Exovent Ergonomics

How did you get involved in Exovent?

It was around May last year when one of the clinicians who is supporting the Exovent team, got in touch. I was fortunate to get involved quite early in the process, which allowed me to observe some of the original Exovent trials and get to know the team really well.

Through my work as a Principal Consultant for Human Factors and Ergonomics at PDD, the product and experience innovation consultancy, I’ve developed very strong relationships with the teams at University College London and University College London Hospitals.

During my career I have been involved in the research and development of over 50 medical devices, projects from home-use haemodialysis machines to infusion pump systems for intensive care. My role is to ensure that the systems are safe and usable, and that front-line clinicians have access to the types of technology that they need to do their incredibly demanding jobs.

Negative pressure therapy breathing support is an important tool that can potentially help millions, but in order to be widely adopted, it needs to be proven. When I met Exovent – a lot of great work was already under way, with pioneering early parts being developed in an aircraft hangar and a multidisciplinary team of medics, engineers, scientists & professionals that worked in extremely collaborative, agile, responsive ways.

At that time, it felt a bit like we were developing a new type of top-secret technology. Our focus was to gain the necessary scientific and engineering evidence in order to mature the technology to a point where it could be used across a variety of contexts. The energy and momentum was extraordinary, and we owe a massive thanks to the advisors and industrial partners, such as Marshall ADG (a global leading Aerospace company that were assisting exovent with design and prototyping) & those at Steer Energy who moved heaven and earth to make it all happen.


What do you think is the toughest design feature of Exovent?

For me, there is no one single design challenge that is all encompassing. I think the process of design is more akin to a jazz piece than a classical concerto – we must be mindful of the importance of solving immediate problems but we also need to take a holistic view and respect the interdisciplinary nature of the work.  As a team, we never underestimate the different challenges we encounter, but we also recognise that there are different perspectives, expertise and backgrounds in the team to help us find the right solutions.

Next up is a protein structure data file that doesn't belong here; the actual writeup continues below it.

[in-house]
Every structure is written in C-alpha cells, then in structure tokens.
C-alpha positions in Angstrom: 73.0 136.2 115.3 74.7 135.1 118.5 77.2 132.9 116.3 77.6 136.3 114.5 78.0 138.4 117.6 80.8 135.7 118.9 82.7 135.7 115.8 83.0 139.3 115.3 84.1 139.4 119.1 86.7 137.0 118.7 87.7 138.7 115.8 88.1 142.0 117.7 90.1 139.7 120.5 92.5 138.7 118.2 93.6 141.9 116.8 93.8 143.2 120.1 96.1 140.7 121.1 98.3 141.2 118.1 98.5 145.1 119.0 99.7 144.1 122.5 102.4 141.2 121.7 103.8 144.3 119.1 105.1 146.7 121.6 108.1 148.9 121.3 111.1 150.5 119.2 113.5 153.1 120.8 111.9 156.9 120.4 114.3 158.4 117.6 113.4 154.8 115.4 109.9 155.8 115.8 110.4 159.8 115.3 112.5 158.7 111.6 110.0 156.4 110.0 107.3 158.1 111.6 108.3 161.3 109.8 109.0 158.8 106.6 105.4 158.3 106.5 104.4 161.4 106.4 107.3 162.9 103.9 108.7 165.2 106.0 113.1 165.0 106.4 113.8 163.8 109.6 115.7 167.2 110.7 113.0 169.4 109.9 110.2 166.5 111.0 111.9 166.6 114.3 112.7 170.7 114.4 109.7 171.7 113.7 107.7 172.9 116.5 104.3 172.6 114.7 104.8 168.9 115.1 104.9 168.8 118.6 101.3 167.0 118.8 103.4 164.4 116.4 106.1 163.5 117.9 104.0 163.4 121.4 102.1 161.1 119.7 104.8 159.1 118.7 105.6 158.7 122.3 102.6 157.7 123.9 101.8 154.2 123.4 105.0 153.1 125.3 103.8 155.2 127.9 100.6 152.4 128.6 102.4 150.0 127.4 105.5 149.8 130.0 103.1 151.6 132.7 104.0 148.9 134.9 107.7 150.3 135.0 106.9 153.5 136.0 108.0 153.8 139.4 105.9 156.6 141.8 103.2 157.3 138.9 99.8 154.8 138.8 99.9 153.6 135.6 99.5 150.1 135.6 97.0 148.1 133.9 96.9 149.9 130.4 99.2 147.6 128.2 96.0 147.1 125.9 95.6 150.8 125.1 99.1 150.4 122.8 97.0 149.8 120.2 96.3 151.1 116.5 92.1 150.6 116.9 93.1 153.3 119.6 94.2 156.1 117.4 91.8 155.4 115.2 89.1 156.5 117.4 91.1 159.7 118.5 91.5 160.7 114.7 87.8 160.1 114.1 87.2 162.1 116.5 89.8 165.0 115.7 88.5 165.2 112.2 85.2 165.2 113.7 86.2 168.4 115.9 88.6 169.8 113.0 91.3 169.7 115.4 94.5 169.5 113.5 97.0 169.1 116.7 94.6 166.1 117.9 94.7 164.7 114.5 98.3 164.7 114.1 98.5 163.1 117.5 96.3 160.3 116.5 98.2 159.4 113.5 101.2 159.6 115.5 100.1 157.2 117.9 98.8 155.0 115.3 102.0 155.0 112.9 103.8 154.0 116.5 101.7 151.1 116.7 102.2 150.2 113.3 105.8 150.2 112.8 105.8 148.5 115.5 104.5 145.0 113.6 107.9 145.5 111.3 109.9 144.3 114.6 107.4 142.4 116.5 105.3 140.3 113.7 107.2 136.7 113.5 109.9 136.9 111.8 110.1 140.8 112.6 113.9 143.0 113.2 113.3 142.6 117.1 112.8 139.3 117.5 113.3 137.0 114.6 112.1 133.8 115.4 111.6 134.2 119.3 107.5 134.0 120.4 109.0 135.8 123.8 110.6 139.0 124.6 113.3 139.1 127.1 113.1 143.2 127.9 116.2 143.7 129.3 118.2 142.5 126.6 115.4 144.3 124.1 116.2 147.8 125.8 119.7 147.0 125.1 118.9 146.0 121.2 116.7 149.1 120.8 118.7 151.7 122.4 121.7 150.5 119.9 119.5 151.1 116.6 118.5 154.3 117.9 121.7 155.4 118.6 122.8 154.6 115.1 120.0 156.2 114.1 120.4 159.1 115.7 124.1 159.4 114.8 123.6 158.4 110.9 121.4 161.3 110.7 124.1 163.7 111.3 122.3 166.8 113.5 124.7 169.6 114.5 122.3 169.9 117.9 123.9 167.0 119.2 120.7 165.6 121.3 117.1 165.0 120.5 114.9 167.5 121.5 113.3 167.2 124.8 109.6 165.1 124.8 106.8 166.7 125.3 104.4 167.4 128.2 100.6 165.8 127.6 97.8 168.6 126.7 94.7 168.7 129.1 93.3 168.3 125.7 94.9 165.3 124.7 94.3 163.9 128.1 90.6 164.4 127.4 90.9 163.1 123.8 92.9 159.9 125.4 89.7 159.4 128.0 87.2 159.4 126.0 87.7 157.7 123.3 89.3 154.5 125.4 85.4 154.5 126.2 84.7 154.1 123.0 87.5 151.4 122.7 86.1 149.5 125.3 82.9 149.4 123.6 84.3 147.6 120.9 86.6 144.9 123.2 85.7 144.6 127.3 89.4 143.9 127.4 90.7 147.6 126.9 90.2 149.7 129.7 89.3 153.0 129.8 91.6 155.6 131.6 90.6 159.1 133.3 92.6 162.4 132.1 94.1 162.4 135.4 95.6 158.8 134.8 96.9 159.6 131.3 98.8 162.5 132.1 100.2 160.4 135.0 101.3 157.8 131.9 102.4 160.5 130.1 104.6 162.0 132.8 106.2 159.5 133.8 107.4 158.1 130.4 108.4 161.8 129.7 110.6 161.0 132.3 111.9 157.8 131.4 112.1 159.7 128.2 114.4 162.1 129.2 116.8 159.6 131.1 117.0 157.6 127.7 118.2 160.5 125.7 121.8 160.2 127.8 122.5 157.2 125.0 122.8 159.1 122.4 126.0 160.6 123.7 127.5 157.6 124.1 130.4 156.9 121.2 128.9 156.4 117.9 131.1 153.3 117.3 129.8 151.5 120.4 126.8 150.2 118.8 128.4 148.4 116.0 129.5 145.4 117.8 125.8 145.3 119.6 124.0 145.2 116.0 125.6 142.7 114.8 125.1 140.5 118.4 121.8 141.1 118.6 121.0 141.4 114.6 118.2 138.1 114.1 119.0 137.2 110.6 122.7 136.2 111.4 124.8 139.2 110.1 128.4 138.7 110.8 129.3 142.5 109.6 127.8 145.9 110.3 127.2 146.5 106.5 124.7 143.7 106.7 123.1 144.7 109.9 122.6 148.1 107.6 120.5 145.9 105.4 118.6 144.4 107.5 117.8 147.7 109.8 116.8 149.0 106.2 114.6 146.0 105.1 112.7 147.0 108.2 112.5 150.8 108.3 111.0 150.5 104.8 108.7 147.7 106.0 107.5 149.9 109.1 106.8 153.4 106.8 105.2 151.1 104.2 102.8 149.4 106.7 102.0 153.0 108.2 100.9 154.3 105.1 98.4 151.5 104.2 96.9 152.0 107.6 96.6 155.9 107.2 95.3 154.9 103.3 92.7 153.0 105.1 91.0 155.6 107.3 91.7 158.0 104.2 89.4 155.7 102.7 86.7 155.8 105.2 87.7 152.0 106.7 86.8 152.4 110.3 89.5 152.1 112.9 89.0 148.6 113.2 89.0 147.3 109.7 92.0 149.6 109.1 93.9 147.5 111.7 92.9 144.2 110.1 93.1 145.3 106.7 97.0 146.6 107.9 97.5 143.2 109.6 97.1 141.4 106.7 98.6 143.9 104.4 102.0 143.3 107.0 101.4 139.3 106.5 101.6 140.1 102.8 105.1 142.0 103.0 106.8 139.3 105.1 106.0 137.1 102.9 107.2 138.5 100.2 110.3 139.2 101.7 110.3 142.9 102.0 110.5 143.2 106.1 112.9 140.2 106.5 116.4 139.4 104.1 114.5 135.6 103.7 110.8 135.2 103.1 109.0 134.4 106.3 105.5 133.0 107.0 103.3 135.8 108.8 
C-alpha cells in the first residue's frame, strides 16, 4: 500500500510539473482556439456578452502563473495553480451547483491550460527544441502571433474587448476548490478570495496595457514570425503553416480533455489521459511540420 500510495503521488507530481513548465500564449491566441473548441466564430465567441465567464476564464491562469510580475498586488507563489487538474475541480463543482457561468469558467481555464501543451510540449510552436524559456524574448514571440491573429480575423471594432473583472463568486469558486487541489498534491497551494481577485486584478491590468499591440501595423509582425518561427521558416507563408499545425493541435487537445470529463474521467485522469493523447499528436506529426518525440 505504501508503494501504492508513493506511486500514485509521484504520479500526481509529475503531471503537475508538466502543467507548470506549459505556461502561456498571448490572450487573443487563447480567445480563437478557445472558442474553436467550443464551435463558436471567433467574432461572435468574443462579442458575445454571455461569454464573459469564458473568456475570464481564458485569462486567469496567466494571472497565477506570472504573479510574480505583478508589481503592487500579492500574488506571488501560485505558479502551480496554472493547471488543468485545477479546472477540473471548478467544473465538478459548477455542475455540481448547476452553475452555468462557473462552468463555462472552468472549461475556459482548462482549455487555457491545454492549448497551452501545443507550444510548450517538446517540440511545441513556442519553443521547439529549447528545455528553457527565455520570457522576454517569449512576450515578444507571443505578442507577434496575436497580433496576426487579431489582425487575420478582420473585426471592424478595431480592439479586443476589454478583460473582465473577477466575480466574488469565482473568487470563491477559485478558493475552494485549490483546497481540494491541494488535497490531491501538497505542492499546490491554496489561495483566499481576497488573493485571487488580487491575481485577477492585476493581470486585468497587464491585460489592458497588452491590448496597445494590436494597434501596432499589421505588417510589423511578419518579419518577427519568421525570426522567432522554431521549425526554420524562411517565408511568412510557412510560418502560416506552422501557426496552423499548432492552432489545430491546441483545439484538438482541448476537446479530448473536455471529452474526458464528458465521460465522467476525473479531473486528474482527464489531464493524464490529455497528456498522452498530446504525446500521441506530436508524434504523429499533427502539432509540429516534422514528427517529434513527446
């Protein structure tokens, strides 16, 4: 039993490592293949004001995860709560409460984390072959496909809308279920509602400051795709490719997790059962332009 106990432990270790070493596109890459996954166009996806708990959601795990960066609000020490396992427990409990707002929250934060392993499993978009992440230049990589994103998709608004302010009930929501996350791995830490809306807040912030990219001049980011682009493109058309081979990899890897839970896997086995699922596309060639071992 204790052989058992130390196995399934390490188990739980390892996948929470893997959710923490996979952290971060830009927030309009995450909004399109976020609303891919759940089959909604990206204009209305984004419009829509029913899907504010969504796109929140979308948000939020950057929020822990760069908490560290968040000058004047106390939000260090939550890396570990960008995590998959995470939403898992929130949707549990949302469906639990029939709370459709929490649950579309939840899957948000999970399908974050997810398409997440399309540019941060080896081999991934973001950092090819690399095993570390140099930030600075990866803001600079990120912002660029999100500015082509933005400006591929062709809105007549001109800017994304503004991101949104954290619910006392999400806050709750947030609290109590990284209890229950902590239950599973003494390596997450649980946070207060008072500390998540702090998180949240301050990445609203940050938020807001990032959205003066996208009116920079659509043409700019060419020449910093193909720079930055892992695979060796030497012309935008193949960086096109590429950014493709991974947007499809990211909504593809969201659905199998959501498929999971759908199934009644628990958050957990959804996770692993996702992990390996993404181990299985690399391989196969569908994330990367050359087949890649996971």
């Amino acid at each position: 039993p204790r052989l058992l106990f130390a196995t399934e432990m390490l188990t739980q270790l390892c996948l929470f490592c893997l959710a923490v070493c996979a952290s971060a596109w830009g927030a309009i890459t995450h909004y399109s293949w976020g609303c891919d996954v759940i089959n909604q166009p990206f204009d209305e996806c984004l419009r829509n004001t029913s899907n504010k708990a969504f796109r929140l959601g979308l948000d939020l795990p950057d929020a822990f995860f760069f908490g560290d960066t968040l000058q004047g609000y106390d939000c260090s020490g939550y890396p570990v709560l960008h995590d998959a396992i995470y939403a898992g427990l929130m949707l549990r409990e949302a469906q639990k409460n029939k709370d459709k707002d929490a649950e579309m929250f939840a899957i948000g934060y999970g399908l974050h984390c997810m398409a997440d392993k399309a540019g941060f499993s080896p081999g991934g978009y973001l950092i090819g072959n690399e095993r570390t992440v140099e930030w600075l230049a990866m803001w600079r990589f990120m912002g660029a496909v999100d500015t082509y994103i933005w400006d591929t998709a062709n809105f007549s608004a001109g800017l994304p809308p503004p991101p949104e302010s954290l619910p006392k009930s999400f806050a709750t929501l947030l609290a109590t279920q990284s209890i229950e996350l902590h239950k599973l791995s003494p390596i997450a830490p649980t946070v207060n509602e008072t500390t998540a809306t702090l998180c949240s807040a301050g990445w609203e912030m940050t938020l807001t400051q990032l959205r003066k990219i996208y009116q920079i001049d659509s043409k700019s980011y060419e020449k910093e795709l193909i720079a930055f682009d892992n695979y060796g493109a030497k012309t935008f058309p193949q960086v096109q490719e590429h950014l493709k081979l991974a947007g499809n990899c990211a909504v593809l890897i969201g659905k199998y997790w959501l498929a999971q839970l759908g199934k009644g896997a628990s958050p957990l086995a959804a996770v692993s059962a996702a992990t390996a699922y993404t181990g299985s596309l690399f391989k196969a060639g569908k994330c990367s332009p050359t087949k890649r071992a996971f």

Take for example the challenge of sealing the vessel and the need to make sure that the patient is comfortable.  For the medics – being able to hold the patients’ hand is really important but, at the same time, we need to think carefully about how the machine can maintain a steady state and target a given pressure profile. We also must remember that one of our key goals is to reduce the effort a patient must make in order to breathe. This means that we do not set an arbitrary negative pressure value – instead, the machine needs to be tuned for each patient ventilation.

Clinicians, scientists and engineers can sometimes take slightly different perspectives on how to navigate these challenges, so one of the strengths of our approach at PDD is to facilitate and enable cross-industry collaboration – benefiting from the diversity of knowledge of the different disciplines  (e.g. aerospace and medicine) whilst, at the same time, mediating across different terminology, cultures, process and mindsets.


What is your typical involvement?

One component of the device that lends itself to this multidisciplinary approach is the Human Machine Interface or control system, which needs to be designed with the clinical context in mind including both patients and users. We need to take into account the conceptual model that those who use the technology will apply – for example, a clinician who is familiar with positive pressure ventilator technology could misinterpret some of the controls or status information, so we need to consider how the design of the equipment and user interface can mitigate the potential for this confusion to occur.

As a design scientist, I aim to make sure that we design with a degree of rigour and supporting evidence. We must align the skills, background, knowledge and capability of the users with the design of the equipment, so that the requirements that shape the design are human, and not purely technical in nature.

I am learning a great deal working with the Exovent team and enjoying the strength of knowledge, experience and expertise that the work entails. In particular, I’ve been humbled by the focus and dedication of the clinical teams, who are spending a significant part of their day working on COVID wards yet bring such energy and vision to the development an entirely new form of clinical therapy for patients in respiratory distress.

The legacy of this project is incredibly important both from the perspective of providing a new form of technology, but also by providing an infrastructure and a hub of knowledge and expertise in this area. We hope that this example will seed other initiatives in healthcare innovation as we move to a position where front-line medical staff are more involved in the design better, more usable medical technology.


Dr. Chris Vincent


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